ACLA filed a suit in 2017 against HHS challenging the implementation of PAMA. That case is still ongoing.

In the report, the MedPAC commission concluded that the lab industry was correct that the original HHS data collection process led to deeper payment cuts than would have occurred had price reporting been more representative of the industry as a whole. It noted that for the 100 tests on the Medicare clinical laboratory fee schedule, or CLFS, that accounted for roughly 85 percent of all CLFS spending in 2016, "hospital outpatients and physician-office laboratories received private payer rates that were, on average, 45 percent and 53 percent higher, respectively, than independent laboratories."

"Full representation of hospital outpatient and physician-office laboratories in the first round of data reporting would have resulted in higher Medicare CLFS spending," the commission concluded.

The commission's report was not straightforwardly favorable to the lab industry, though. While it observed that more broadly representative data collection would have boosted lab spending, it suggested that this was not necessarily desirable.

"Medicare should ensure that payment rates are sufficient to cover the costs of relatively efficient laboratories but should not increase rates solely to accommodate laboratories that receive high private-payer rates," the commission said, adding that "in setting CLFS payment rates, incorporating private-payer data from a representative sample of all types of laboratories would be imprudent for routine laboratory tests where higher private-payer raters likely reflect provider negotiating leverage rather than the costs of furnishing the tests."

The MedPAC commission also explored the feasibility of using a random, representative sampling of lab data to calculate reimbursement rates, finding that such a method could be effective while reducing "the number of laboratories that would be required to submit private-payer data by up to 70 percent."

A sampling-based approach could also address another major obstacle to including more hospital labs in price data reporting — the fact that many hospitals have shown little interest in providing this information. For instance, in 2018 HHS revised the PAMA data collection process to require hospital laboratories to report price data, but hospitals have been reluctant to invest the time and money that would be required to collect and report this information.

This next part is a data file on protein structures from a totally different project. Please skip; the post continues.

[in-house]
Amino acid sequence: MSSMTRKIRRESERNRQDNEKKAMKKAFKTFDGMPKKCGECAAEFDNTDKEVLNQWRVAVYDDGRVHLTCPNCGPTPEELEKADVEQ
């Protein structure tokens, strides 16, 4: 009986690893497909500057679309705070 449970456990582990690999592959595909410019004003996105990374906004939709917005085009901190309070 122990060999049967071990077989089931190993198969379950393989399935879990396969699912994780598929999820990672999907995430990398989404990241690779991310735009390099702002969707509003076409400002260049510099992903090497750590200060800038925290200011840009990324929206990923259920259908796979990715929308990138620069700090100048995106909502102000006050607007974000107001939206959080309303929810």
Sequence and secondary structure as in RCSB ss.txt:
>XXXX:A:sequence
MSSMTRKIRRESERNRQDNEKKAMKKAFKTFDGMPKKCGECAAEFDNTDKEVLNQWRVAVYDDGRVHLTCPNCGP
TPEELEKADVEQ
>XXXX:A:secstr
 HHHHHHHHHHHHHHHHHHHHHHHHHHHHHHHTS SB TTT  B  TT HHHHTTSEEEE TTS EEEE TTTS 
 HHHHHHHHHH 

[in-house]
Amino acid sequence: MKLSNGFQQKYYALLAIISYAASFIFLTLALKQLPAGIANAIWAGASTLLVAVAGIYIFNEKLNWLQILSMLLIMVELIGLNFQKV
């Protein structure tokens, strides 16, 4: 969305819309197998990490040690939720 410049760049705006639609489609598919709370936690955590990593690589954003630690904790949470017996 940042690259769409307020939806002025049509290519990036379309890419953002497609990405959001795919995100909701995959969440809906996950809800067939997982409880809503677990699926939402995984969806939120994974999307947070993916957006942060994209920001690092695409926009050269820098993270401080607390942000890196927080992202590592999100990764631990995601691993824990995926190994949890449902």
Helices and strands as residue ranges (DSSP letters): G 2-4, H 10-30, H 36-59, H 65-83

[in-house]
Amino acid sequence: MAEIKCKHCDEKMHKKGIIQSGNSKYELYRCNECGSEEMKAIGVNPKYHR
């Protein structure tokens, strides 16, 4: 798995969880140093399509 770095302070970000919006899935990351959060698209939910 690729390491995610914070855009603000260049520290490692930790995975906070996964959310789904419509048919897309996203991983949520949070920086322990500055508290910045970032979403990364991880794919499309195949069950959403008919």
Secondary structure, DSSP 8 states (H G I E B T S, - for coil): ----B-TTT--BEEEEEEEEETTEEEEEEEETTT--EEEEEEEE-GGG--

For instance, the American Hospital Association opposed HHS' shift to include more hospital outreach data, with Roslyne Schulman, director of policy at the AHA, telling 360Dx in 2019 that "the increased data reporting burden that would be imposed on hospital laboratories newly meeting the 'applicable laboratory' definition would not be justified by what CMS itself expects to be a minimal impact on the clinical laboratory fee schedule rates."

Using a random sampling of labs, as opposed to requiring that every eligible lab report data, could ease this burden while still allowing for consideration of hospital pricing in PAMA's price calculations.

ACLA's Sparkman said that he believed a move to a sampling-based approach like that described in the MedPAC report would likely be at the core of any legislative changes to PAMA.

"PAMA as intended is supposed to provide a rational, predictable, sustainable fee schedule that follows the private market," he said. "To get there, you actually need representative market data. So there is no conversation about moving away from that. It's really about how do you get the most representative and accurate data into the system. That's where the focus is."

NILA's Birenbaum likewise said that moving to a sampling-based approach to ensure broad representation of lab pricing will be "of primary importance going forward."

Upon passage of PMAFSCA, US Rep. Bill Pascrell, D-NJ, indicated in a statement his desire to revise PAMA, noting that the House was "moving with urgency to shore up Medicare while we fashion a permanent bridge to the future."

Pascrell's office did not respond to requests for additional comment.

Myles said that pathology and laboratory issues do not typically break down along partisan lines, but he noted that given that there is not an active PAMA reform bill currently being considered, "it is difficult to gauge whether it will be a partisan issue or not."

The PMAFSCA passed the House essentially on a straight party line with 221 Democrats voting for the bill and 212 Republicans voting against it. One Republican, Adam Kinzinger of Illinois, voted for the bill. The final version of the bill passed the Senate by a count of 59 to 35 with six senators abstaining.